So CLI utilities, what makes them difficult to test? What makes them also appealing to test? Well, first of all, I mean, CLI implies they're running the command line, so this is on the one hand good because spawning a terminal process is always quite easy and in some sense also easy to work with, much easier to work with, for instance, a graphical user interface. On the other hand of course, you need to deal with some things like for instance, receiving the standard output or also placing some inputs on the standard in stream. And you of course need to coordinate that and have your asynchronous processes right. CLI utilities often provide, let's say kind of an intersection point between two parts of an application so they are quite important to test to get right. And we are relying a lot of CLI utilities, so I mean having them working reliably is of course always what we strive after. Anyway, these CLI utilities like any other application, they might also access some resources. For instance, of course, network resources. And yeah, I mean, you may want to mock these, you may need to run local services and you may also need to coordinate these resources. So that's something you need to keep in the back of your head. Also of course with each step that you do in a mocking direction, of course you remove a potential source of error for a later run and you will need to accommodate for that. The most important area though is of course what happens locally on the system. So for instance on the file system, read and write operations need to be sandboxed properly. If you run especially multiple tests in parallel, you can't just go in blindly and say, whatever does these utilities that I'm testing are doing, I just trust them that they always of course work in, I don't know, dedicated directories and that there are no race conditions or whatever, really running them in parallel. And that of course applies to any kind of system resource that they access. So we've got already a set of challenges but also a set of things that make CLI utilities particularly interesting for testing.

Right, so going a little bit further and thinking about some challenges that arise in that, we've already heard about input output serving content was already briefly touched just to remind you. So for instance, let's say what we will be testing is so-called PyCLI. It's a little utility that helps with a couple of web development related tasks. One of these is scaffolding, but another one that you would do quite after the scaffolding is running, for instance, a debug process with it.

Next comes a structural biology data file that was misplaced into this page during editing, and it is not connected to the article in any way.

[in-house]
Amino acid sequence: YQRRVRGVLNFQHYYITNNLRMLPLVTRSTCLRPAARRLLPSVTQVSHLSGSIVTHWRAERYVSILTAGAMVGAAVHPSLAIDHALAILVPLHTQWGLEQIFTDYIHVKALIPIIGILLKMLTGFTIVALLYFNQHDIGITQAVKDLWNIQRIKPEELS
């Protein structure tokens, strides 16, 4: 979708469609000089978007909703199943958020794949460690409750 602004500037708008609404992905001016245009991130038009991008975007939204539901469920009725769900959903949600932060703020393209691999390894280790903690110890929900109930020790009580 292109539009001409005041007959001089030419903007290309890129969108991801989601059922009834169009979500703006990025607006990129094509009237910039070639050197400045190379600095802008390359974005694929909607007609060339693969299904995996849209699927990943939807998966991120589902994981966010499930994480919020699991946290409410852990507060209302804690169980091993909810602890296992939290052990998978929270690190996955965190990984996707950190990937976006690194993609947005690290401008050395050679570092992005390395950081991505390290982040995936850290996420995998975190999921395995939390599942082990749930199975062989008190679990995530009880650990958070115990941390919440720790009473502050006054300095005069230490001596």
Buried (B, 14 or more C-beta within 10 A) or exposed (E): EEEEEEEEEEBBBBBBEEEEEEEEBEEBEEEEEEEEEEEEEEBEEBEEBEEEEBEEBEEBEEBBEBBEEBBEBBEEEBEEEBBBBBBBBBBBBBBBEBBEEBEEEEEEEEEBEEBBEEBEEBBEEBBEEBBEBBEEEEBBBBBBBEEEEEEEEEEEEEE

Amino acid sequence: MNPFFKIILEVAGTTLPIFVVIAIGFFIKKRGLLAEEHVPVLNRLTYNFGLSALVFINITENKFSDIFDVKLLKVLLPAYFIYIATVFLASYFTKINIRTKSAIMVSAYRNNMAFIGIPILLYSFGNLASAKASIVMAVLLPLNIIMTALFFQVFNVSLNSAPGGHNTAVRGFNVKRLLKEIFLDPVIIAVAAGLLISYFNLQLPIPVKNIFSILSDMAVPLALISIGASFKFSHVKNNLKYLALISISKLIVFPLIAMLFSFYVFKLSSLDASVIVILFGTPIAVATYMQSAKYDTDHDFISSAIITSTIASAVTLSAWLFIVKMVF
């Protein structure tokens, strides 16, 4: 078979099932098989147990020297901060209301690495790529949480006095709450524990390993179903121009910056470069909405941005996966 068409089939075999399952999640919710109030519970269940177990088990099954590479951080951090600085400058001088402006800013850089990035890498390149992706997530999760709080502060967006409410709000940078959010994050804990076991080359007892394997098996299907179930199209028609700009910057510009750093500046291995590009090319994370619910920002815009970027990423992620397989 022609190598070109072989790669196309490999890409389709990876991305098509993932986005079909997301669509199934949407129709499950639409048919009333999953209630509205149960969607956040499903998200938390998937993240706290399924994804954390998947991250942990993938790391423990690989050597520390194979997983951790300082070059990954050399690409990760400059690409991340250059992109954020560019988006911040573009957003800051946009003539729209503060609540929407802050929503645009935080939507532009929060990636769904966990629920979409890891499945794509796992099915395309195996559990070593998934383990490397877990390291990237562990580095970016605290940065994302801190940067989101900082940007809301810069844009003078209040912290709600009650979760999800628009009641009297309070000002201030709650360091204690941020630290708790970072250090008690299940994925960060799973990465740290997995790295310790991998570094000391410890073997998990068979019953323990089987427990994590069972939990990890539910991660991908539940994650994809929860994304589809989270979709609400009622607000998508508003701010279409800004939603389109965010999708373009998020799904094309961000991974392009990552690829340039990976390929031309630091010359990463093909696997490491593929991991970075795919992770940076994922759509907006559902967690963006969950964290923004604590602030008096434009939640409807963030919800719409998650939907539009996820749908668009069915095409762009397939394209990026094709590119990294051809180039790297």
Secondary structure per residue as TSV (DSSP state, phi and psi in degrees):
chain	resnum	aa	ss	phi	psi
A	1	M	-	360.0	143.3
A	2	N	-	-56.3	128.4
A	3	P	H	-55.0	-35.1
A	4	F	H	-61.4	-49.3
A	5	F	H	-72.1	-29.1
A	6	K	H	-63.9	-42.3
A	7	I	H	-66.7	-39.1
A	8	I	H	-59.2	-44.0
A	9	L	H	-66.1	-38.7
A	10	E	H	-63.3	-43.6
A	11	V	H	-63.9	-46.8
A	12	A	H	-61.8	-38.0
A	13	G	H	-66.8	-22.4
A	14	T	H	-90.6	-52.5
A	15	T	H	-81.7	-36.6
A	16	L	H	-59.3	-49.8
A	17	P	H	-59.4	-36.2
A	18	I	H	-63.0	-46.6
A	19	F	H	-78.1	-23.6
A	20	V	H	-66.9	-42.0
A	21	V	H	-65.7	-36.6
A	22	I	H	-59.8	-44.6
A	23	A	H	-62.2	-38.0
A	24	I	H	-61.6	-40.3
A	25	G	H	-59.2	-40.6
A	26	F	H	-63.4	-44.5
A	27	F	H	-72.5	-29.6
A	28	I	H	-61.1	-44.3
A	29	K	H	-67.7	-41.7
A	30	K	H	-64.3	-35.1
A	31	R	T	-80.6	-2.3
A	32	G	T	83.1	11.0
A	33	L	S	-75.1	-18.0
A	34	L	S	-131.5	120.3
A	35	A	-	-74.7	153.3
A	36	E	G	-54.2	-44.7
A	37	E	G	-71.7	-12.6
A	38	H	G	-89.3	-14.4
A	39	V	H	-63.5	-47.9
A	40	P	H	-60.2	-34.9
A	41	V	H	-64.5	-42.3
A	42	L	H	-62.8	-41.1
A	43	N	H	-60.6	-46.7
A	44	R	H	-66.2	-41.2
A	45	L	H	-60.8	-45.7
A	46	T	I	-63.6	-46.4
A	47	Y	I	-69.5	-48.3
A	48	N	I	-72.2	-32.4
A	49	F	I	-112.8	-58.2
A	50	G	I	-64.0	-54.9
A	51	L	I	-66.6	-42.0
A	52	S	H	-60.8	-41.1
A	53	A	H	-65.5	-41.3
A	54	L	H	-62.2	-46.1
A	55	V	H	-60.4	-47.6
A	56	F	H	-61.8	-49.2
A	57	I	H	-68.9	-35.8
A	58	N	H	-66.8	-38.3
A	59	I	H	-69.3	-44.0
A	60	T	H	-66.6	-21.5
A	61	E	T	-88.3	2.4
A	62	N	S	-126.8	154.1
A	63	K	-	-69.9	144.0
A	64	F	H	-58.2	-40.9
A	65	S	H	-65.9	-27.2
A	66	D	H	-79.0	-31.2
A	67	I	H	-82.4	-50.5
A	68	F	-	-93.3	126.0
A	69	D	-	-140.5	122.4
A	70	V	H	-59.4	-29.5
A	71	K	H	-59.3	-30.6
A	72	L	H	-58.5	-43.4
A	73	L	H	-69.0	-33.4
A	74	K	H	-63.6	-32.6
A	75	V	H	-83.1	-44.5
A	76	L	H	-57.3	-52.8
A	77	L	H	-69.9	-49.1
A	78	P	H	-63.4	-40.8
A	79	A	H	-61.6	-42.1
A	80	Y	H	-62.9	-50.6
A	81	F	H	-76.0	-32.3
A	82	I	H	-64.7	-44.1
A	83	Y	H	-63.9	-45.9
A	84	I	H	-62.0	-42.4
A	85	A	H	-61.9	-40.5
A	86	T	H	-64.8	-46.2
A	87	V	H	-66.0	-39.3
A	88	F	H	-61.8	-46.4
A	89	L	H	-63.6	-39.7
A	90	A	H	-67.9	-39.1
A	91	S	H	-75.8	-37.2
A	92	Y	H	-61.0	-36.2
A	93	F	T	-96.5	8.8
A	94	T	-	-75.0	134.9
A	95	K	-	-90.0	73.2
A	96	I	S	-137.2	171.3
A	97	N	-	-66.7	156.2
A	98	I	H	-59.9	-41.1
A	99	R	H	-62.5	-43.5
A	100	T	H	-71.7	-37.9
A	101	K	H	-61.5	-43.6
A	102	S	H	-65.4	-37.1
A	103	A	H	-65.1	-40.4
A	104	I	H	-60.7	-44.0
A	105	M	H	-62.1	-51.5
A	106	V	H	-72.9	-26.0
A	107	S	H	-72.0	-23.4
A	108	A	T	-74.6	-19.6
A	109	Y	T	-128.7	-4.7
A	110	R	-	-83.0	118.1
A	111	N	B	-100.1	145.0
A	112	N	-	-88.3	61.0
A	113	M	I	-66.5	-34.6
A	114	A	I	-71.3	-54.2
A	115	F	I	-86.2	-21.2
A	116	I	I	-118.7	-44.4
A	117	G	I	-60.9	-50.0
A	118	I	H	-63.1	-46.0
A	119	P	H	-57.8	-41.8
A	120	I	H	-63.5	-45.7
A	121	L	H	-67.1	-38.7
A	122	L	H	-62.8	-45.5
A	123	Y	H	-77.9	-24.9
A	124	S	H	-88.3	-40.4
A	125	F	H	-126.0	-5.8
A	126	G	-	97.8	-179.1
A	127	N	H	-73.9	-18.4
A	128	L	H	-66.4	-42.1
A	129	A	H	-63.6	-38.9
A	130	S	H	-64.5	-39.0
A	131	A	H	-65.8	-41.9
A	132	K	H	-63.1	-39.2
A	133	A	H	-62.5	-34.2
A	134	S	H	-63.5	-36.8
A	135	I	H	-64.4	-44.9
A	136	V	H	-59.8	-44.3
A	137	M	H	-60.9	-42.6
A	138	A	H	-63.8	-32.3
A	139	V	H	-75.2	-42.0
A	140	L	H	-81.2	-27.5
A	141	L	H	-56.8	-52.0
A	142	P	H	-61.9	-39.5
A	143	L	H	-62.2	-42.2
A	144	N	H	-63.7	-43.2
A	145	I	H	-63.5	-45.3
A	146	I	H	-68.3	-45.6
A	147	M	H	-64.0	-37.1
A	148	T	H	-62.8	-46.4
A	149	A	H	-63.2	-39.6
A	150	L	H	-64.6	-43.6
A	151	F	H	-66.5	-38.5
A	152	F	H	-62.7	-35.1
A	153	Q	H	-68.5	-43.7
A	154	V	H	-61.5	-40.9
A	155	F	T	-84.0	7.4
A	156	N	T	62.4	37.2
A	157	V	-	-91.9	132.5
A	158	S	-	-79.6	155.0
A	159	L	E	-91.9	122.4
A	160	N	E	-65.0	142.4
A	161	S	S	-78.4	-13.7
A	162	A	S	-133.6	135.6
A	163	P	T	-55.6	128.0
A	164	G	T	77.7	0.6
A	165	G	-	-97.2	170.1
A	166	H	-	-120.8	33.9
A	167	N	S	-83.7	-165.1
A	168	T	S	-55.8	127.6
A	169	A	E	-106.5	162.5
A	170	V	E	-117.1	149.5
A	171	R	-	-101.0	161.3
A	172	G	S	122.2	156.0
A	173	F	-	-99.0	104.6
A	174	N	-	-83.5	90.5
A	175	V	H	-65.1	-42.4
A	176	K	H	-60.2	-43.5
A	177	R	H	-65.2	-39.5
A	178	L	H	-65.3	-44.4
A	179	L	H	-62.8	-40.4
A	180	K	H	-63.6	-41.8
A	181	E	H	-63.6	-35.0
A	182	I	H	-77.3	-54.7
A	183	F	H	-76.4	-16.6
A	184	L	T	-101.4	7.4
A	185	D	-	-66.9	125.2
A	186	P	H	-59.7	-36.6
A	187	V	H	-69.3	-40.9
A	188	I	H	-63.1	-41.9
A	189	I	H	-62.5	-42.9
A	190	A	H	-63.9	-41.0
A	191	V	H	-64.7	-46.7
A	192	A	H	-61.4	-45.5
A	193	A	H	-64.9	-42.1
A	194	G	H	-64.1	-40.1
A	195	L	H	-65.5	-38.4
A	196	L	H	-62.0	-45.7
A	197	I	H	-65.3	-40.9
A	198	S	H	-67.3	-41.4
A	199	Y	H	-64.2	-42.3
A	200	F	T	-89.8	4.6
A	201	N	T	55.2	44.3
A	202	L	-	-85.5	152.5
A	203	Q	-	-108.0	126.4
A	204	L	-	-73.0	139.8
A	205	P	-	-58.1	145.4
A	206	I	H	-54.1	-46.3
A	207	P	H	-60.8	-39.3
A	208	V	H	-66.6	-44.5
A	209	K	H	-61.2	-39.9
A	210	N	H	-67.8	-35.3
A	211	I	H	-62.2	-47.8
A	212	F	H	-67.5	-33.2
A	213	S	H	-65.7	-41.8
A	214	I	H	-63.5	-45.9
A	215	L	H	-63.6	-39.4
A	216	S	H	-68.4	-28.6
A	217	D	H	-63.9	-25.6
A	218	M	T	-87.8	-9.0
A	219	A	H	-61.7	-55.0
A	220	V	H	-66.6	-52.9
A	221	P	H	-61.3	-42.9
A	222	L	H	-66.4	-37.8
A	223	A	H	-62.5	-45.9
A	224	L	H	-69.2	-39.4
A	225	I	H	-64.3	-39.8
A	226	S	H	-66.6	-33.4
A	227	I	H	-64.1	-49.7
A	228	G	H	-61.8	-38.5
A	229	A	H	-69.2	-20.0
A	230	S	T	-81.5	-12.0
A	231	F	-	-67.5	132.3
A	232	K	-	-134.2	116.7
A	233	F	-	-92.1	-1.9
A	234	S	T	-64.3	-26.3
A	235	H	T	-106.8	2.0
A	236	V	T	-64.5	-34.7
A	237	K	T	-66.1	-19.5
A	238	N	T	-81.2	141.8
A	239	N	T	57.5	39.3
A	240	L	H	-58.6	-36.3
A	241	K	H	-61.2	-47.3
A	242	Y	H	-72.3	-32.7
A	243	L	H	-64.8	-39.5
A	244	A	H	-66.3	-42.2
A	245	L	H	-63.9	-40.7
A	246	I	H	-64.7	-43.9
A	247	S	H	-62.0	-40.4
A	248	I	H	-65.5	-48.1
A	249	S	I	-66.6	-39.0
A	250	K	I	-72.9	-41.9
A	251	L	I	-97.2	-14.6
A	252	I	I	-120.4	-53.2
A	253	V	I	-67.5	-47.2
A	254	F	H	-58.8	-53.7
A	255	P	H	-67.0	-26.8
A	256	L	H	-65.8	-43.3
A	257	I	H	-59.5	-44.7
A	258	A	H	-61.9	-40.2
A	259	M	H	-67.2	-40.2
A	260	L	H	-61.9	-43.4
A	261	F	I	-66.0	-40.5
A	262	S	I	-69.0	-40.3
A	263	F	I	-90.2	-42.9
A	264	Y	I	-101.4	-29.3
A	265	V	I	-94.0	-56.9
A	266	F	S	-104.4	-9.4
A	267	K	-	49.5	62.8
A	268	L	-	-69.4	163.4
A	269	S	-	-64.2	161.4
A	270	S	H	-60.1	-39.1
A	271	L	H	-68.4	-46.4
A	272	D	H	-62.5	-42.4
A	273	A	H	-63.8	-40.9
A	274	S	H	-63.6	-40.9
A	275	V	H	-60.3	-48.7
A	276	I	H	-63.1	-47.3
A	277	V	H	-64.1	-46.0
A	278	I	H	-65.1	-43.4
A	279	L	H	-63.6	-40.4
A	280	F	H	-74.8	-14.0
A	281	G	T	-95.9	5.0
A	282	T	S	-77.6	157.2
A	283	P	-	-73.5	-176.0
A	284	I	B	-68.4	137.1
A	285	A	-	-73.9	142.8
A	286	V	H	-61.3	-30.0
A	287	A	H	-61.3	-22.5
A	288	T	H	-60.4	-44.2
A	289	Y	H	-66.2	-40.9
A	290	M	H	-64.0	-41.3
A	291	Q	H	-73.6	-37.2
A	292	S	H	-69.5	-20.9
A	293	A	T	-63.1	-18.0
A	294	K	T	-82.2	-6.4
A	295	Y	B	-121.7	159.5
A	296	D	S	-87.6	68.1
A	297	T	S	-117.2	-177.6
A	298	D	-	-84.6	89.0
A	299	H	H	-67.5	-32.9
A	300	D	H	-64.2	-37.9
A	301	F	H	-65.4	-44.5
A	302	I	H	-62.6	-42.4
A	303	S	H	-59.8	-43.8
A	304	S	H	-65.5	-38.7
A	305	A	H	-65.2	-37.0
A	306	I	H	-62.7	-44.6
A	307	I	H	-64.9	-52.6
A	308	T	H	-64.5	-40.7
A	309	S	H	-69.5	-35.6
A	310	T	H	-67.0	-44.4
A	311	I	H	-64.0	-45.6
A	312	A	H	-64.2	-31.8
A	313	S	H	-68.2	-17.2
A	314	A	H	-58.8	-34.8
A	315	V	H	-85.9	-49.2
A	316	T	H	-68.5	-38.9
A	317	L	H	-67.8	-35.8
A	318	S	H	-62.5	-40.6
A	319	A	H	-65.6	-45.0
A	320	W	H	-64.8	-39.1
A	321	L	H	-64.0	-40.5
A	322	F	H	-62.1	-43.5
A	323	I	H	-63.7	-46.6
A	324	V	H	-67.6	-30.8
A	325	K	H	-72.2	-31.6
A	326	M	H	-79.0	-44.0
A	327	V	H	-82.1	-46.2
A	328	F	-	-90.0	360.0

2. Verifying Port and Content, Handling Fragmentation

Short description:

The CLI utility opens a port and serves output on that port. To ensure correctness, we can ping the port and use utilities like BlayWrite to access and verify the content. Fragmentation is a common challenge where the utility places content in multiple directories. This can be avoided by cleaning up after each test and ensuring test isolation.

And this debug process is actually opening a web server on your local machine. Now we want, of course, to verify that this has been opened successfully. And so of course, this part of the CLI that it opens some port is something that we need to consider. Now, how do we ensure that the correct port was opened, but also then, of course, that the output served on the port is right? You need to, of course, have all those questions answered.

In our case, what we did, of course, is we ensure we have just some ping on the port, that the port is alive, but then afterwards what we can do is using utilities such as BlayWrite for actually accessing the content, reading out it, and verifying it against, let's say, an expectation source that the actual reserved resources is the same.

Now, fragmentation is something that will appear quite often, which means that a CLI utility might, let's say, place content that it, for instance, creates in a couple of directories. And you don't want that to happen so often, because first of all, you need to clean up after each test. And second, you need to ensure that the test, of course, stays isolated, right? That you can run, for instance, multiple test cases in parallel or multiple test suites. And if you don't have control over where the utility that you want to test is placing files, you might run into these race conditions that I mentioned earlier.